Mucho techno music playing, Indians are dressed to the nines. There's banquet rooms filled with deserts, there's Neo-Corinthian-columned halls with women lounging in evening gowns. We keep hearing that the food is marvelous so we head to the kitchen. Tonight is kind of special because we're eating IN the kitchen. The guests are led through while the crew stands there and tries to cope with their presence. Ami wanted me to take a picture of an ex-movie star for her mag but I couldn't get the proper paparazzi position. The food is spectacular, especially the shrimp that tasted like a funny kind of ceviche. They were resting in a bed of little pink pods that were what you'd get if you took apart a grapefruit very painstakingly, one little nodule at a time. I guess we stayed till 4 or 5.

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It was Sunday today. We shopped for bangles at the bangle stands. Got tons (they're 1 rupee a piece) and I will send them home soon. The pictures we took of this are pretty cool. We used the Nikon to make a panorama of the lighted stalls. We strolled down junk lane after that. It starts off with hardware stuff (every single thing in the store is brown or rust colored. I'm not kidding) and continues into more areas of the exclusively male domain. They were a lot like the street-junk sales in SF. Random crap lying on the ground like sunglasses, clocks, car amplifiers, Atari 2600, wait, Atari 2600? Yeah, and at more than a few places. And what, old medium format folding cameras from the 50's? Yes, right up my alley this alley is. Ami gets tired of watching Brian and I pick up one nasty piece of junk after another and discuss what it would be "good for" or how it's almost but not quite perfectly right.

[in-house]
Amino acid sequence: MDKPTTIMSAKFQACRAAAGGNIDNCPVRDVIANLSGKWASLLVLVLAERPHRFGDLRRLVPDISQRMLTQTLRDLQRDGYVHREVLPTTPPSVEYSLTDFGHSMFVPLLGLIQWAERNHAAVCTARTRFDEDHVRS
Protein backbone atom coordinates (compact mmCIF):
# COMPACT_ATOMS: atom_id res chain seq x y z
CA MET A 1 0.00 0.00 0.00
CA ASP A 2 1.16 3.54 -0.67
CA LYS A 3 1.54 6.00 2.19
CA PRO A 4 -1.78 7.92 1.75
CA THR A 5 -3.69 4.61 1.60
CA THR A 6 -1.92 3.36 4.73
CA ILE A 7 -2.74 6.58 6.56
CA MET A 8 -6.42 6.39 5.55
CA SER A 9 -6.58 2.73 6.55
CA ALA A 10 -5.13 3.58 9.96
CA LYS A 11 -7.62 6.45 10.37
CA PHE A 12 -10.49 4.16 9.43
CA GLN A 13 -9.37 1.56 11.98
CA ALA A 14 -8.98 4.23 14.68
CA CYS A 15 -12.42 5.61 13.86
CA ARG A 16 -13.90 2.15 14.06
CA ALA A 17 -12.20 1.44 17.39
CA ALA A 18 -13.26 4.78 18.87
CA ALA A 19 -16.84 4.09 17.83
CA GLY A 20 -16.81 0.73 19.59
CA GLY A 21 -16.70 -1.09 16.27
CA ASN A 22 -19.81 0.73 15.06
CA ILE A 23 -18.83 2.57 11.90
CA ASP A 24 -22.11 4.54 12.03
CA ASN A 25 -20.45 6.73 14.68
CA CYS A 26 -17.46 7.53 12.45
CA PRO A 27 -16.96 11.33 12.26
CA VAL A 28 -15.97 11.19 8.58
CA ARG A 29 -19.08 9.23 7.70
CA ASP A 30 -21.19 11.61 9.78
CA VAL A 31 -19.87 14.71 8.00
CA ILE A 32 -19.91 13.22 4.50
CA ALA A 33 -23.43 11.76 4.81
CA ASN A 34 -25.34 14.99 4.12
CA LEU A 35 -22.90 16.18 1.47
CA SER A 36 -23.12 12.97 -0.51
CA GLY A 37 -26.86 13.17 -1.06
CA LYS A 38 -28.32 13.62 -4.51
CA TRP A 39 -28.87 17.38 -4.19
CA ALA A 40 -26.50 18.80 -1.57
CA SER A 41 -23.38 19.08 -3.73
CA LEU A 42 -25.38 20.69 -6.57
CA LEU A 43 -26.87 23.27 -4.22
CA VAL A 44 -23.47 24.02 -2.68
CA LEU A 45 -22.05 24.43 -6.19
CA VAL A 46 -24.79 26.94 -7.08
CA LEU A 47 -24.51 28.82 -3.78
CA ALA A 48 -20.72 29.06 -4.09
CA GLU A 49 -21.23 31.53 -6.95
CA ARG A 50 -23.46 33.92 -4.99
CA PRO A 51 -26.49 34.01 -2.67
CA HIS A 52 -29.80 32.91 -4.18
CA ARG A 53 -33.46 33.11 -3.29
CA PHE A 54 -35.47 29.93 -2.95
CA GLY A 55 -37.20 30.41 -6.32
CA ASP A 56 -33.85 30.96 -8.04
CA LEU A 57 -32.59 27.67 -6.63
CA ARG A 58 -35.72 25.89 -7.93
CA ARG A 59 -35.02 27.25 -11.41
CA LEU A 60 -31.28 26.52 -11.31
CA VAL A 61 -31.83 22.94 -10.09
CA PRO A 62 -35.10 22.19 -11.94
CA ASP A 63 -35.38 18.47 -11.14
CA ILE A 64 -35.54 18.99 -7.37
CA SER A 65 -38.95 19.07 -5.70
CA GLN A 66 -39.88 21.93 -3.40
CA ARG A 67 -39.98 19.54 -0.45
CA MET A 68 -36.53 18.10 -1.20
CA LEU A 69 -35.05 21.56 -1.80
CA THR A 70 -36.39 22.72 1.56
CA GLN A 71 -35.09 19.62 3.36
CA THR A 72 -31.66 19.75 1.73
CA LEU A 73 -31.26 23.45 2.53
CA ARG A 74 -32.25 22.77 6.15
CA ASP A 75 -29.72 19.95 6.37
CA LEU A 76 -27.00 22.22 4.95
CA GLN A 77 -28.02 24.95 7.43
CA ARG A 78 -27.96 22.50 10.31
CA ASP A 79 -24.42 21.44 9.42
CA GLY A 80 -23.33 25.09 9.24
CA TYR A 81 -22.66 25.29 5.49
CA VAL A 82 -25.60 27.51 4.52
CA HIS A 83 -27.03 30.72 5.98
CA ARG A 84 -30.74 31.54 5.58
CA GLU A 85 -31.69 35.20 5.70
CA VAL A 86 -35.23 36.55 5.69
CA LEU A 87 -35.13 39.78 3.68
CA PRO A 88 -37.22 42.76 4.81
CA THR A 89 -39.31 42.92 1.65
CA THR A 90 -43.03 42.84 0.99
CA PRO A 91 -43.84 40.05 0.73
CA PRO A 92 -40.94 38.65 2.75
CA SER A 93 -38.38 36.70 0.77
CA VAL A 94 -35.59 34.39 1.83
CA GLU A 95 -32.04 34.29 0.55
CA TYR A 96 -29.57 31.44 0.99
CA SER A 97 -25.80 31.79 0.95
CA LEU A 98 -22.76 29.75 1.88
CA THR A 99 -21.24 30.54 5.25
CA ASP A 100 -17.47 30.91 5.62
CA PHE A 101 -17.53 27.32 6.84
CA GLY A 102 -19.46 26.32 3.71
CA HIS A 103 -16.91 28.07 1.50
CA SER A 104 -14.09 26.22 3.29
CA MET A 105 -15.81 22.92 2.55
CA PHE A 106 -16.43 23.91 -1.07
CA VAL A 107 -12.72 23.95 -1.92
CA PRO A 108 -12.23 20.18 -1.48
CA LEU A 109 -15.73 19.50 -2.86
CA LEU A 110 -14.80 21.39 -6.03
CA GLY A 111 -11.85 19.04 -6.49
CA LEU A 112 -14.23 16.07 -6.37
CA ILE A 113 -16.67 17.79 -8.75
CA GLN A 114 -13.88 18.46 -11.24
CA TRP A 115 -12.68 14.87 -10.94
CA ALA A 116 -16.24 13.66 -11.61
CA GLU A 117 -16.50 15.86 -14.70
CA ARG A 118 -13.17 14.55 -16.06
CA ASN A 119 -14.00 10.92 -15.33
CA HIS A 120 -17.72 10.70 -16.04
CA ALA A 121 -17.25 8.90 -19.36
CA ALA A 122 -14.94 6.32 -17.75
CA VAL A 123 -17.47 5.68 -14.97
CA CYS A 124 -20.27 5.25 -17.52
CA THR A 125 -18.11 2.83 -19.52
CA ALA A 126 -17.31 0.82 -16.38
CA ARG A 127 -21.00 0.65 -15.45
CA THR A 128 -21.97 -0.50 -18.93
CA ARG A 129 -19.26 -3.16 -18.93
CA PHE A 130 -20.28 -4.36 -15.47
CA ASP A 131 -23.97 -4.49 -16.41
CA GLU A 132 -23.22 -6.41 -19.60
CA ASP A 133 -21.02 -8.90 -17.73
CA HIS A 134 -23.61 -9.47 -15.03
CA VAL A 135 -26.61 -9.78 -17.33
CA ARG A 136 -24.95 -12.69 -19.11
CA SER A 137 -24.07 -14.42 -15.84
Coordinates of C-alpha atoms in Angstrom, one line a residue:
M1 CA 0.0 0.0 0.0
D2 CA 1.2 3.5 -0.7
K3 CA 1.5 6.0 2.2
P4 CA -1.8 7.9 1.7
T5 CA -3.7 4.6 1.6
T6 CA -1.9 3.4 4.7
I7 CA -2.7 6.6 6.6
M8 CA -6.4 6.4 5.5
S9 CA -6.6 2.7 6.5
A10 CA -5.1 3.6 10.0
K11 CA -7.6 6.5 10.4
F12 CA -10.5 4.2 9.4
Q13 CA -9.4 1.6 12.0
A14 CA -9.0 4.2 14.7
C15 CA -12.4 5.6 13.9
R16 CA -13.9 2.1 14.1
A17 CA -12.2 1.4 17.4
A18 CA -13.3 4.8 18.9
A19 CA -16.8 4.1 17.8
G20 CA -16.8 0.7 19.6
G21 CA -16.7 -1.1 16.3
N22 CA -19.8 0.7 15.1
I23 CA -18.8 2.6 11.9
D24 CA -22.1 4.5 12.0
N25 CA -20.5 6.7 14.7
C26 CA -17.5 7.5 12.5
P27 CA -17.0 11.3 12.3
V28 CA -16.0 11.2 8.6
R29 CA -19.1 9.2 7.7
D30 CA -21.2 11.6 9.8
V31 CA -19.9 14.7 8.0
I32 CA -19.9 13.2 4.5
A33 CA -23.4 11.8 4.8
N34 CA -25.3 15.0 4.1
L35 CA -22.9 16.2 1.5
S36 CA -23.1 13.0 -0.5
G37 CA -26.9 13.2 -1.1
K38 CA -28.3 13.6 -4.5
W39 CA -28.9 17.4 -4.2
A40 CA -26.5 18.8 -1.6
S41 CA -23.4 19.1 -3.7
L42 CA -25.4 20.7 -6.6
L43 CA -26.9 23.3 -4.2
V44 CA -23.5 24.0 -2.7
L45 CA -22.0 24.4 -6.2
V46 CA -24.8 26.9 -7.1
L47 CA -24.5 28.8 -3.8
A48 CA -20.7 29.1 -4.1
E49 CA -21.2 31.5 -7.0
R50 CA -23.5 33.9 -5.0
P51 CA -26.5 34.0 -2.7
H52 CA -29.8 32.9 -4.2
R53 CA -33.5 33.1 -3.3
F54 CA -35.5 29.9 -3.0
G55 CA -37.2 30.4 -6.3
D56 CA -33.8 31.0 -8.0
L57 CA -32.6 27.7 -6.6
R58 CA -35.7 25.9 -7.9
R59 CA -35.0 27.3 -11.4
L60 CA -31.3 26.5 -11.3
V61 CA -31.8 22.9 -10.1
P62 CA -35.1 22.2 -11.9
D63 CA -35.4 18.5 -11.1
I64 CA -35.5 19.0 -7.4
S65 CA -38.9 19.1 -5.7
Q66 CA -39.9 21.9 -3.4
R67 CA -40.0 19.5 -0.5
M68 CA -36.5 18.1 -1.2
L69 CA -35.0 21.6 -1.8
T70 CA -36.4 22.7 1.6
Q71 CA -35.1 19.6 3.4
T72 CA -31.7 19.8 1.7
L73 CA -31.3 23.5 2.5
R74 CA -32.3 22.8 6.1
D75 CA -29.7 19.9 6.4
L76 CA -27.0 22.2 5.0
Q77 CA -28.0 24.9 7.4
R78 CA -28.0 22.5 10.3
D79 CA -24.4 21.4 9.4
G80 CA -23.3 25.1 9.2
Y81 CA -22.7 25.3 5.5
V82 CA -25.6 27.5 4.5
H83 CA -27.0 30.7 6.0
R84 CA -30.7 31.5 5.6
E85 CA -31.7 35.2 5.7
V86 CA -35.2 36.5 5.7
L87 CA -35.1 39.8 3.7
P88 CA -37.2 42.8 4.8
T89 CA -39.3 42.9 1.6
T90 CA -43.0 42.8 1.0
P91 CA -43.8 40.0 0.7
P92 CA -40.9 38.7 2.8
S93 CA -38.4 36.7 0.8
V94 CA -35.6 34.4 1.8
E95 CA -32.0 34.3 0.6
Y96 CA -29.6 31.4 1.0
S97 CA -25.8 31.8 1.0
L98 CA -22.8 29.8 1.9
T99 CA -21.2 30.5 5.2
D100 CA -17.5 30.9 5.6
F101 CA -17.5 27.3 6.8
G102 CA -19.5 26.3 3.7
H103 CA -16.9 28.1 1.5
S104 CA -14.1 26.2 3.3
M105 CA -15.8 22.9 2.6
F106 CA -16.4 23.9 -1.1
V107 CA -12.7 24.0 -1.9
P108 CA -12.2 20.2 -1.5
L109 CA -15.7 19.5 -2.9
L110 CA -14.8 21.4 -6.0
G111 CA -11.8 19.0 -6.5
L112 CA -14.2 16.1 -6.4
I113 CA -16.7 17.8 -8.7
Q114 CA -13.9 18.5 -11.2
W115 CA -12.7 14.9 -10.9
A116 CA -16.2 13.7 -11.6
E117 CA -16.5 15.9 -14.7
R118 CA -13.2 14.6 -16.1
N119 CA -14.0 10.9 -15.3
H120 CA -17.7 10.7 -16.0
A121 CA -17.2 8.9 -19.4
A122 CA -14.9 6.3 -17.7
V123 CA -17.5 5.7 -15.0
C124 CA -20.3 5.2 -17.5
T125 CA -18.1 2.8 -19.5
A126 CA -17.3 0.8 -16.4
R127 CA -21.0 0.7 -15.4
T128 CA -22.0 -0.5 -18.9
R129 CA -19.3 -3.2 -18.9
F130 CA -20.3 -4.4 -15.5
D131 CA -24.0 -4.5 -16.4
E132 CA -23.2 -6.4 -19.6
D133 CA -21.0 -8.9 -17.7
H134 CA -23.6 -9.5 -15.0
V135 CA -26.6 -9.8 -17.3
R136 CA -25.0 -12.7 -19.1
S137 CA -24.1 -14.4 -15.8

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So tired now, nodding off. That last nod was a bad one – snapped my head back when I woke up. Don't know if I'm jet-lagged. Must be. In SF, I was staying up until 6am and eating breakfast at 4 in the afternoon for a while before I left. (that's just the way it worked out. I didn't try to do that.) The plane ride is so long to get over here that you actually forget what it feels like to be normal and you already feel so crappy when you show up that jet-lag is an improvement and the regimen of regular old "day–night–day–night" is a piece of cake.

The current plan is to get a bunch of old TV's, some film projectors, VCR's, Atari's (of course) and all the freaky old media we can get our hands on and do one of those "media onslaught" type shows like the band Galaga that used to be my favorite band in SF. I found old 16mm films, stacks of Hindi-film soundtracks, and faded slides of industrial equipment (pink tractors). We'll DJ crazy stuff and sample (maybe even sing and play) and setup the wall of TV's and Atari's down in front so people can play them and have film loops and slideshows and movies all going at once. Brian warned me that Indians don't go for that retro-nostalgia stuff like Americans do. I can see why they'd have a penchant for the "new and clean" but I still think the Indians will never know what hit them.